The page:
As of last week, the Clean Power Plan had never gone into effect at all, and Biden had announced a plan to come up with something new, so there was no actual reason for the Supreme Court to pick this up. But they did, because they are alt-right theocrats hell-bent on destroying not just this country but the entire planet. The six conservative justices ruled that the EPA had absolutely no right to regulate emissions with industry-wide changes, saying that if Congress wants to do that, they’ll have to get together and come up with their own legislation to do it. Which they won’t, because they are owned in part or in full by the fossil fuel industry. The EPA was the one agency authorized to combat that problem, and now they have no weapons to do so.
In her dissent, Elena Kagan wrote that when the EPA was established and as it evolved over the years, it’s clear that Congress wanted the agency to do exactly what it has been doing: using new ideas and new tools to combat a problem that Congress itself cannot or will not do. “The Court appoints itself — instead of Congress or the expert agency — the decision-maker on climate policy. I cannot think of many things more frightening.”
One of the only good aspects of our democracy is that it makes room for politicians to understand that they are not necessarily the experts in a particular field, and they are not necessarily free from conflicts of interest. A person cannot be an expert on writing and passing legislation, healthcare, assault weapons, animal welfare, libel law, and carbon emissions at the same time. Even Leonardo DaVinci didn’t know shit about women. So a smart person, a good politician, knows what they don’t know, and they know to trust the experts. In this case, while their record has been anything but stellar, Congress has generally understood that the scientists, engineers, and specialists at the Environmental Protection Agency are the experts at protecting the environment. You know, the planet, that we all live on.
So this is, to put it lightly, a disappointing result, particularly coming not quite a year after the latest IPCC report on climate change that found that drastic action is needed immediately to avoid turning our planet into a literal hellscape.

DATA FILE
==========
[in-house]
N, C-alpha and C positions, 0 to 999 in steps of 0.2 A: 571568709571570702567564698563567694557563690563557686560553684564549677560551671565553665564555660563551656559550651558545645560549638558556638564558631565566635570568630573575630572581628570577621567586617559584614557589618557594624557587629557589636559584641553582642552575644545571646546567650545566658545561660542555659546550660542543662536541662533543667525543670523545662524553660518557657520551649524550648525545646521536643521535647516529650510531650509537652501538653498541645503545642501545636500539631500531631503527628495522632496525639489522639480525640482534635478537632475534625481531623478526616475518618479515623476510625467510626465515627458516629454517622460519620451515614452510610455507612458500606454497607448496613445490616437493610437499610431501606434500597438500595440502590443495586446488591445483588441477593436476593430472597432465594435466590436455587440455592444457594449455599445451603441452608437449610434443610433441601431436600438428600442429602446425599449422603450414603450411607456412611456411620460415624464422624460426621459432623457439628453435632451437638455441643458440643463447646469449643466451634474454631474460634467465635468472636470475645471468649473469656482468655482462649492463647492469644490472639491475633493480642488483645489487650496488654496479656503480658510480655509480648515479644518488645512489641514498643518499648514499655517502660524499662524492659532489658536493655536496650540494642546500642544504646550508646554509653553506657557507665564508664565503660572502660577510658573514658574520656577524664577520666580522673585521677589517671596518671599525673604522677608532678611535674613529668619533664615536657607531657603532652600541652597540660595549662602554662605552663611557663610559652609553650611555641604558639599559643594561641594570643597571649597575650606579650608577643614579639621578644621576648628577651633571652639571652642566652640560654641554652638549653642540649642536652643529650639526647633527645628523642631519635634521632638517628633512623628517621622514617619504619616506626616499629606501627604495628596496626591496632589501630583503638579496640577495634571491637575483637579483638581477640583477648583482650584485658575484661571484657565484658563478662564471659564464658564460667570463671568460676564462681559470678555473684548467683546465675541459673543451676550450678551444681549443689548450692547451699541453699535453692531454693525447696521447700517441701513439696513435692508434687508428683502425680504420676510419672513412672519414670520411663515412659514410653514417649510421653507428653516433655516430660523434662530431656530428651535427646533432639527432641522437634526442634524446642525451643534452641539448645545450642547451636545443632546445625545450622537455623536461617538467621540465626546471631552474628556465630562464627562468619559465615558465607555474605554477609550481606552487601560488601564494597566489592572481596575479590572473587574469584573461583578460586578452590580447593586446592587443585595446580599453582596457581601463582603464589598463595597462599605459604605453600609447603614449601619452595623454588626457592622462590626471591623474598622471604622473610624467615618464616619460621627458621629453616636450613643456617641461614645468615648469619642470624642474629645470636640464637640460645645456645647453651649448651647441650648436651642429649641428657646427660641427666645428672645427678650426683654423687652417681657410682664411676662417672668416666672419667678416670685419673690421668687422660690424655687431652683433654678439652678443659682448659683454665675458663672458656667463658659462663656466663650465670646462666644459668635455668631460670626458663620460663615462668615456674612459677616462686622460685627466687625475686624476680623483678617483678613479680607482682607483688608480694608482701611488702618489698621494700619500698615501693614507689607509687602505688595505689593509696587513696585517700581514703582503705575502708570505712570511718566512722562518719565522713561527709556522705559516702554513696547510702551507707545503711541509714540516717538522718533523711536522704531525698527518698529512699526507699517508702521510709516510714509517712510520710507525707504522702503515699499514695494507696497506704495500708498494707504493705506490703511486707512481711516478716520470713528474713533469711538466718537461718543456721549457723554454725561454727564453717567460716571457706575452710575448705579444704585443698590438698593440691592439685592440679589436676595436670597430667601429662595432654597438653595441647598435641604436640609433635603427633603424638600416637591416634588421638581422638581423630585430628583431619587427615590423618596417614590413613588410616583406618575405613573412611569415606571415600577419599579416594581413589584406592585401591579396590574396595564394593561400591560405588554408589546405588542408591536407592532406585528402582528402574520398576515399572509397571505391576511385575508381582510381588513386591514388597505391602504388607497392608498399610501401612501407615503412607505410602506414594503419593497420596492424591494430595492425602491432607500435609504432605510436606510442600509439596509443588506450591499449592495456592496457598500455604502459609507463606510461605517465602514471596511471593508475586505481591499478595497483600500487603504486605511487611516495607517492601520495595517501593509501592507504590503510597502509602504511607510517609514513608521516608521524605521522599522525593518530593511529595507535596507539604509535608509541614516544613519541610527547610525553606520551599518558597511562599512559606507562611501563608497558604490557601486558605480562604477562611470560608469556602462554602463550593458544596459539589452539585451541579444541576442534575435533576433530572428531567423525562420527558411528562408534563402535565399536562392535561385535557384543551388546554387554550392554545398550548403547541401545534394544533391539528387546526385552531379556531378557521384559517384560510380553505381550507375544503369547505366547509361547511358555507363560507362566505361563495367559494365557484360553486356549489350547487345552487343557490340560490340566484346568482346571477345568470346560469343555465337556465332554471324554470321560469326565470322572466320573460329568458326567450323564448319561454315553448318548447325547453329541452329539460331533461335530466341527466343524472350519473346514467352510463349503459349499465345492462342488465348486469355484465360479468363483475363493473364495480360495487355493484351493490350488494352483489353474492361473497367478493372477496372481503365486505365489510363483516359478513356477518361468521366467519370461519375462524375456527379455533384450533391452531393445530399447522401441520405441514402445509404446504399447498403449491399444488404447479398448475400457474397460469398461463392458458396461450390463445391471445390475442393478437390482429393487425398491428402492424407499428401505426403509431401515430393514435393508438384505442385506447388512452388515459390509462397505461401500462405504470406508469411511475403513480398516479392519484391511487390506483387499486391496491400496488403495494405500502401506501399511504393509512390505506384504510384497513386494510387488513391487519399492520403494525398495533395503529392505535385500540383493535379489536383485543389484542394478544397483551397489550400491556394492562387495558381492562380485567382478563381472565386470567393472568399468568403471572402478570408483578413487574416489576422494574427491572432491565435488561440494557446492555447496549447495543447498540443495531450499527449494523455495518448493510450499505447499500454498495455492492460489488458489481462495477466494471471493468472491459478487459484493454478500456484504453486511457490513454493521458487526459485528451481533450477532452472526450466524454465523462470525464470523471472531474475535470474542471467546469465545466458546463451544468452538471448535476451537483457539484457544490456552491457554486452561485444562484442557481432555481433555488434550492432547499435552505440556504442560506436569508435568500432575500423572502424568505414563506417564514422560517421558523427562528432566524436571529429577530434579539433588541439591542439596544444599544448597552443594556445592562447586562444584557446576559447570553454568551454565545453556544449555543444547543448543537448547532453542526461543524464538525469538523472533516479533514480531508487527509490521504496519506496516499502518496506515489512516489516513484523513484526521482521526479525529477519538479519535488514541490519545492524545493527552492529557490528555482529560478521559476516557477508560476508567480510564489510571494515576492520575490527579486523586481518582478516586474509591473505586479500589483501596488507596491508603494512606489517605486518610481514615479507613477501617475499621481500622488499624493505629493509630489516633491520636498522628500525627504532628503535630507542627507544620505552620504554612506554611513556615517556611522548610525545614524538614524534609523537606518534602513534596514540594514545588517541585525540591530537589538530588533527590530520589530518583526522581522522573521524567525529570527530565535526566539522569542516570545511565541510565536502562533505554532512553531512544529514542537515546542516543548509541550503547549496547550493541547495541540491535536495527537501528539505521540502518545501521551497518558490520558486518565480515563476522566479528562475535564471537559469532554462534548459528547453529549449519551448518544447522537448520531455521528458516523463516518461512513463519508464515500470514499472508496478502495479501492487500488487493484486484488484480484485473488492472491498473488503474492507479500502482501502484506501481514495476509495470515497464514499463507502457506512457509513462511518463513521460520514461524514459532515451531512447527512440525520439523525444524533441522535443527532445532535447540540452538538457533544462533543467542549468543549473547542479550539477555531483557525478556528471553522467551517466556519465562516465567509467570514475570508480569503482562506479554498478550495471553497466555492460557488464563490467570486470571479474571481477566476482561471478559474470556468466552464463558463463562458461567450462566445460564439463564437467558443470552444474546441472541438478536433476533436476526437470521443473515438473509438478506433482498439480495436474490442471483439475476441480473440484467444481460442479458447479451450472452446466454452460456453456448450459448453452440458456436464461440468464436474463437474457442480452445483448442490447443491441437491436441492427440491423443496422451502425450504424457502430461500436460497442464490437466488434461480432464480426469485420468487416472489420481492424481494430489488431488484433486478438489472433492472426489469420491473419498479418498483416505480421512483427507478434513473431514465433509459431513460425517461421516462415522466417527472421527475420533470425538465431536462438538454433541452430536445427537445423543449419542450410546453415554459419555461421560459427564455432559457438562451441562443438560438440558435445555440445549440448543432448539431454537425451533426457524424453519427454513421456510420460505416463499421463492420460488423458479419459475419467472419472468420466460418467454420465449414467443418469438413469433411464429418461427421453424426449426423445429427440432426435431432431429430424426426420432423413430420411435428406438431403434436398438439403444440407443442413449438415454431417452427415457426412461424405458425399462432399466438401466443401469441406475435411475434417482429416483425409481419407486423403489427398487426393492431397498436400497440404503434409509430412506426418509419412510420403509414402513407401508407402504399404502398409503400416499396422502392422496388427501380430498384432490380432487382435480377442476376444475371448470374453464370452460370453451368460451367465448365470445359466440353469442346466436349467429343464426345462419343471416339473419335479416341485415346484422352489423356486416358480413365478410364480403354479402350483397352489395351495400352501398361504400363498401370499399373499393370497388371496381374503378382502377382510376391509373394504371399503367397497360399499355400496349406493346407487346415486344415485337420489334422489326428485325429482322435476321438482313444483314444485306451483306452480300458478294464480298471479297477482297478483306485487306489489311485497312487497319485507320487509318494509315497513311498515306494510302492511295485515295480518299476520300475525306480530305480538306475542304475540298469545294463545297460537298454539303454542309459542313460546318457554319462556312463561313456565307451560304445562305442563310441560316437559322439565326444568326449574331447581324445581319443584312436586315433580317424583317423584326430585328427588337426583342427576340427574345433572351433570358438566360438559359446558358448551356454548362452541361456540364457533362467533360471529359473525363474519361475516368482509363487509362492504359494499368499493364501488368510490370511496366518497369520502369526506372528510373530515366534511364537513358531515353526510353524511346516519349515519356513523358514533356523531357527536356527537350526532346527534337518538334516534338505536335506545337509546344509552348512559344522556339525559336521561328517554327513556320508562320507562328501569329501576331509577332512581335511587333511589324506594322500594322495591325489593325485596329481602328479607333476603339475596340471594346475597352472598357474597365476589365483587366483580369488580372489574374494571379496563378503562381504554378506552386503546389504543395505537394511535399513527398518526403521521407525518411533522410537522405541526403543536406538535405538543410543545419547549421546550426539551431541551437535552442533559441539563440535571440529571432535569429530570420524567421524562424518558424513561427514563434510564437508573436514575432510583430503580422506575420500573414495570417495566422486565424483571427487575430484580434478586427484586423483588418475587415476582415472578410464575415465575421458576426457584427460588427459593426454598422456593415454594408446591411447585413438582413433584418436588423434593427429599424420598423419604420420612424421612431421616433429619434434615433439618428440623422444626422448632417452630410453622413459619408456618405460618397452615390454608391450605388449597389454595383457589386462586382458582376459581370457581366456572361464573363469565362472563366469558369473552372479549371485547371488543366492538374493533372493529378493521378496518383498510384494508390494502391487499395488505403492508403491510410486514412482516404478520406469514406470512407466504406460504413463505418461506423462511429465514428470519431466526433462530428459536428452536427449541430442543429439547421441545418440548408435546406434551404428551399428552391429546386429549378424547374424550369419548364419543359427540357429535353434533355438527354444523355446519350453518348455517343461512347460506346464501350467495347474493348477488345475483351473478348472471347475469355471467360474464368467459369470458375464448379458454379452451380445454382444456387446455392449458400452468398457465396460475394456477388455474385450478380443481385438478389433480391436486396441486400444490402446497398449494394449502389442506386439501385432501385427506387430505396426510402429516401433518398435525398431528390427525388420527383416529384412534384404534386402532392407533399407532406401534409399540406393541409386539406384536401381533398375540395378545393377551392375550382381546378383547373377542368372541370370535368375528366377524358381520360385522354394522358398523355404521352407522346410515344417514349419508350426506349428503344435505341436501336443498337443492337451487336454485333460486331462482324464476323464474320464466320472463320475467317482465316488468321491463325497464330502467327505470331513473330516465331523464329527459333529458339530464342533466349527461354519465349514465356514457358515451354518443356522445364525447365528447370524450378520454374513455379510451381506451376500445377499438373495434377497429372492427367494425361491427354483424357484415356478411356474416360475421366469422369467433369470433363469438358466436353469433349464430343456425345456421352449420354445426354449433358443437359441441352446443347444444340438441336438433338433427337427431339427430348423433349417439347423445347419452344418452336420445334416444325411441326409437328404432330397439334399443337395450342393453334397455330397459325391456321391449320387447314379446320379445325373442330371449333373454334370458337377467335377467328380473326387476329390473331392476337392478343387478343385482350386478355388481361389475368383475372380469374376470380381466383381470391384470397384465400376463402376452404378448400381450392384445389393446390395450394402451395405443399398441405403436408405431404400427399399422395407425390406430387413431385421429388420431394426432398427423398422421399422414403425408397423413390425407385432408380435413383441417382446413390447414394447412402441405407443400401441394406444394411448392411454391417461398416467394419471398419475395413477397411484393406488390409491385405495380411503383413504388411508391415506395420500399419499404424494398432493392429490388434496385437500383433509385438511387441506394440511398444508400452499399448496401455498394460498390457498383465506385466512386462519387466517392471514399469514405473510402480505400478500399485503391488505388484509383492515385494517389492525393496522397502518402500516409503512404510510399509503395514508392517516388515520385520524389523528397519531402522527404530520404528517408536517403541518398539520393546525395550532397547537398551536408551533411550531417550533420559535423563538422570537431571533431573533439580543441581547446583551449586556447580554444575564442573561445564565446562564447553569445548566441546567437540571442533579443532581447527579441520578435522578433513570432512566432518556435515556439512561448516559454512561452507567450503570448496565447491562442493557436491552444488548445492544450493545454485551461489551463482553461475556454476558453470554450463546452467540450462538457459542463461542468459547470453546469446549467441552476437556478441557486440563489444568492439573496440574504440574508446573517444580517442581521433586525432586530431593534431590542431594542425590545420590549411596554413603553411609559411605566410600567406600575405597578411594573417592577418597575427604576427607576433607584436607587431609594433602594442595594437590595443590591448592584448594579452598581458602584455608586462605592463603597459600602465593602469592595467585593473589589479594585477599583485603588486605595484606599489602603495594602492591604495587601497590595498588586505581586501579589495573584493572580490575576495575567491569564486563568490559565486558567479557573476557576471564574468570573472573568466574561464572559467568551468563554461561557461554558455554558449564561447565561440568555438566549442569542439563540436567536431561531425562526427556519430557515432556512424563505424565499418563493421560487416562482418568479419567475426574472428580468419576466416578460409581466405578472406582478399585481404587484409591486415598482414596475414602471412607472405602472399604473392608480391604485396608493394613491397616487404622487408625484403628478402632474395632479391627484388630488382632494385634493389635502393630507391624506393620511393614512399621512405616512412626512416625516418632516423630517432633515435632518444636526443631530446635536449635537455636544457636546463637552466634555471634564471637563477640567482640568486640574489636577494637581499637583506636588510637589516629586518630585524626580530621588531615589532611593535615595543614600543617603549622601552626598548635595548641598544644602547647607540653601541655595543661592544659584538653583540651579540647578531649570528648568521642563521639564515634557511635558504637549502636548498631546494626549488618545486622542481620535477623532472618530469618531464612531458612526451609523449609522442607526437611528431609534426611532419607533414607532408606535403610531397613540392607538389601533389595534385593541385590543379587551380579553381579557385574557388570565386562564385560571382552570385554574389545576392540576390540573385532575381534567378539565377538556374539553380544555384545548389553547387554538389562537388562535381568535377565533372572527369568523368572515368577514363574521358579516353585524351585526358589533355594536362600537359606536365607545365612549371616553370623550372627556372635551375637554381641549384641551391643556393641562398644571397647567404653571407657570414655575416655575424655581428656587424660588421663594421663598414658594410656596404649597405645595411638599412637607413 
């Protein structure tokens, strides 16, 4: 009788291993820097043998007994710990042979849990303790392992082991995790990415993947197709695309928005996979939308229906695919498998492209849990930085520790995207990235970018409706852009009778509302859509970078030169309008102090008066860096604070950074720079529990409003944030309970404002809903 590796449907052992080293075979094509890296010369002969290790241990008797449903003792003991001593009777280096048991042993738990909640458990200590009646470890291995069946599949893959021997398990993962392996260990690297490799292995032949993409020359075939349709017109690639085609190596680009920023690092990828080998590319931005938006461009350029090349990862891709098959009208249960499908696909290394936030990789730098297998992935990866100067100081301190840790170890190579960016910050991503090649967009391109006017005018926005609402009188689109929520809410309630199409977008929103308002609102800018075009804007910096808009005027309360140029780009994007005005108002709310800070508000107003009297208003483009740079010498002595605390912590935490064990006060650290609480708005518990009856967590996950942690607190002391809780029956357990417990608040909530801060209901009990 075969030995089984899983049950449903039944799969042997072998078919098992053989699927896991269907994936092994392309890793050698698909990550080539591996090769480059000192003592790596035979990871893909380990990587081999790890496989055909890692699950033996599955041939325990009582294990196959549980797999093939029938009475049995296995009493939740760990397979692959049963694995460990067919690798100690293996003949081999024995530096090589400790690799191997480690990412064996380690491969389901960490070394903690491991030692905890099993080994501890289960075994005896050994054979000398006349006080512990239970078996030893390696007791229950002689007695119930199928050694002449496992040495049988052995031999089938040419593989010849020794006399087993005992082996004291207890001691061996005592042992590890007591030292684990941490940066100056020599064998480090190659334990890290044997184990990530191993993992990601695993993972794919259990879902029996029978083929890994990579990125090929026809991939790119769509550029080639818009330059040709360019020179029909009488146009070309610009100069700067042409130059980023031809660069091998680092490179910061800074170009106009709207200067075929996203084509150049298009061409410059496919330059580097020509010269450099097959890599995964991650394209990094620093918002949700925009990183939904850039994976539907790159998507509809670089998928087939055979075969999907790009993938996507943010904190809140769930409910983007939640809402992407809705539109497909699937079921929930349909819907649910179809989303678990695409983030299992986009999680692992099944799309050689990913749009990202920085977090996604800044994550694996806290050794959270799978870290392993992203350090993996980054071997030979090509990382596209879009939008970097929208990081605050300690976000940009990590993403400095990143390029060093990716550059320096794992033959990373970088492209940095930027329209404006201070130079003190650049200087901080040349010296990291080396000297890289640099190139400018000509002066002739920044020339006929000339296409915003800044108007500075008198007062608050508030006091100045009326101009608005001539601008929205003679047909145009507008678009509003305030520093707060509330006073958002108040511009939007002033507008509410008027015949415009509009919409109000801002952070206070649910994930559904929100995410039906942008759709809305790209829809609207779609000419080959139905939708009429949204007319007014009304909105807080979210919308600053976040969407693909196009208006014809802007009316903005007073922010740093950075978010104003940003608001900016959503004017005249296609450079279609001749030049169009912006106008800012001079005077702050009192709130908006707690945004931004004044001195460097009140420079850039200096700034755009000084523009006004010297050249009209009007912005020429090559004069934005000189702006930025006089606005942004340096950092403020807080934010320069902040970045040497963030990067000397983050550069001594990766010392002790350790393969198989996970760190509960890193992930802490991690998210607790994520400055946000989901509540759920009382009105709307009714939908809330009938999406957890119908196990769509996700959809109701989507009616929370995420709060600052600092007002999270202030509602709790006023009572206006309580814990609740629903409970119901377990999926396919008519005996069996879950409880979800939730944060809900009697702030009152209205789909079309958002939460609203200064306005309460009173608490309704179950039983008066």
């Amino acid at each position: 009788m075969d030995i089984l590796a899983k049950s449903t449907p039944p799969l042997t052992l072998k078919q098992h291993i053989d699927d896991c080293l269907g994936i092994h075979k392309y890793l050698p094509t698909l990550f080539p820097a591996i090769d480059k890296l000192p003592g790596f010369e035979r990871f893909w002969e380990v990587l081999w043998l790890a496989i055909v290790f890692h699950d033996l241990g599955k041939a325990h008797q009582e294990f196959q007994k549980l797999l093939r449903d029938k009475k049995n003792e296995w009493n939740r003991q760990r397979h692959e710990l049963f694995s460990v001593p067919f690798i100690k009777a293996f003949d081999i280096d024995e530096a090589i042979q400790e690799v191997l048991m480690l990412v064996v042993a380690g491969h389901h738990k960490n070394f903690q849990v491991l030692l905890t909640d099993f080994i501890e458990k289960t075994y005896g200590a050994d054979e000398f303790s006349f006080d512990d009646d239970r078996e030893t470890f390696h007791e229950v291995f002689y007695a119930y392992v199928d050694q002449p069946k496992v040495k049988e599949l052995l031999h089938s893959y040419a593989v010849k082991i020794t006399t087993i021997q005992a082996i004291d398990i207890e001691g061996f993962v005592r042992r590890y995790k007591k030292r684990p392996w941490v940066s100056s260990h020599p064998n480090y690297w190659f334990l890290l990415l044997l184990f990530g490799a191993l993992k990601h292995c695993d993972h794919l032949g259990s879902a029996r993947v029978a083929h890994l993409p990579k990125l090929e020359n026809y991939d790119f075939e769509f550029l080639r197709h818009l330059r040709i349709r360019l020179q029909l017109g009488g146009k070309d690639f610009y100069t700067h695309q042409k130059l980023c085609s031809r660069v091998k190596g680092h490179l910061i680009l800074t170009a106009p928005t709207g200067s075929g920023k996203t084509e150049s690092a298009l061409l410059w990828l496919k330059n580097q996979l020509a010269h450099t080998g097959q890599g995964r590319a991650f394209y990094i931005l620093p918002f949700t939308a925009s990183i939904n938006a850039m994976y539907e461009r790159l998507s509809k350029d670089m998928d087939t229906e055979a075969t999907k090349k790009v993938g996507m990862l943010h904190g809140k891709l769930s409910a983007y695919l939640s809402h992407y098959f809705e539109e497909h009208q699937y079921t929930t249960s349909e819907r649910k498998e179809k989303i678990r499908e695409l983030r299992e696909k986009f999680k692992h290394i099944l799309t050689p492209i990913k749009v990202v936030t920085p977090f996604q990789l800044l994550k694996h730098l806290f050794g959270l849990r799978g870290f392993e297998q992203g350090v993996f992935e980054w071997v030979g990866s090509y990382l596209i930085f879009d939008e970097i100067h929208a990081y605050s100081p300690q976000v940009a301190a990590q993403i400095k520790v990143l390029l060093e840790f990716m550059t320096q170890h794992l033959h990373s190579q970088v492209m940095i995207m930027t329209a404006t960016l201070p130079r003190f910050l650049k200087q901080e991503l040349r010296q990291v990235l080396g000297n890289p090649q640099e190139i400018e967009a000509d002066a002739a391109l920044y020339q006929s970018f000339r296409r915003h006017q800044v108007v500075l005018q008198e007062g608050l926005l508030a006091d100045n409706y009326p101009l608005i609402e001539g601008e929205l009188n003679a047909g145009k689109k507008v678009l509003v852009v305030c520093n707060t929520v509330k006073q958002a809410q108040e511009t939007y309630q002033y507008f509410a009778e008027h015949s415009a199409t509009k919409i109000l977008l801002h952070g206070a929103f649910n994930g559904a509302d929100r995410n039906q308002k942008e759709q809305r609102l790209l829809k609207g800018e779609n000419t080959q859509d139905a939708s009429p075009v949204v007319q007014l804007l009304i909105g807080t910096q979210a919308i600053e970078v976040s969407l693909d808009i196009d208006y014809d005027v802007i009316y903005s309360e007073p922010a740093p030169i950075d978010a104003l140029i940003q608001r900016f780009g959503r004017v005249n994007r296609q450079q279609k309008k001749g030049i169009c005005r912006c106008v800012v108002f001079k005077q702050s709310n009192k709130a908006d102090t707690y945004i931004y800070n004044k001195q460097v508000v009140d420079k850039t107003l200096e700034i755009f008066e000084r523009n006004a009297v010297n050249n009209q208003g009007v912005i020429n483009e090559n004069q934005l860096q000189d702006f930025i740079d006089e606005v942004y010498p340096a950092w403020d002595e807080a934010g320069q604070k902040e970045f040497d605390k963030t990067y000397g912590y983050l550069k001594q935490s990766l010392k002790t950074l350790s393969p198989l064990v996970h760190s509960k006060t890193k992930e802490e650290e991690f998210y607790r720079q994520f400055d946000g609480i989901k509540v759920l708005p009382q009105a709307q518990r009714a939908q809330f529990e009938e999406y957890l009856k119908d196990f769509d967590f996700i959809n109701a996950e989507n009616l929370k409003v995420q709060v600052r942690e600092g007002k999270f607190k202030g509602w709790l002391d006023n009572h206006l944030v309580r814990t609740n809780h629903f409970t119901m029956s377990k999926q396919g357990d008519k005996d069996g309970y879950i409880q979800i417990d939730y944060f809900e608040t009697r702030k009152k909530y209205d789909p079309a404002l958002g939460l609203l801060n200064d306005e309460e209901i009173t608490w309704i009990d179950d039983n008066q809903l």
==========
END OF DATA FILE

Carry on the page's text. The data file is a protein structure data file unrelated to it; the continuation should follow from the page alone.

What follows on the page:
So, what do we do? I don’t have an answer for that, and I’m sorry.
Moving on to another topic entirely, I’m thinking of adding a little book chat to my videos. I just finished reading Ministry for the Future by Kim Stanley Robinson. I really enjoyed it and I highly recommend you read it, too. Without getting into too many spoilers, the plot is that in the very near future, humanity realizes that they are facing the grim consequences of the past few centuries of their own actions and drastic action is needed immediately to avoid turning our planet into a literal hellscape. So the United Nations establishes an agency with the goal of protecting future generations: The Ministry for the Future. They start out by asking countries to meet certain goals for reducing emissions, but some countries do it and others don’t because they’re run by the fossil fuel industry, and everyone suffers.
But at some point, some of the people in charge realize that they need to think outside the box and use a variety of tools to combat not just climate change but capitalism itself. There are geoengineering projects, the introduction of a “carbon coin” based on the real-life Global Carbon Reward concept, there’s trickery that pushes banks to crack down on dark money, and there’s terrorism. Yep, escalating terrorism targeted at private jet owners and other wealthy fossil fuel advocates, as government agencies turn a blind eye.
I will leave it to you to read the book and decide if, within the universe presented in the book, these tactics are plausible, effective, or moral. I’ll also leave it to you to decide how these tactics apply to our current situation, when the stakes are so high and our institutions are failing us so purposely and directly.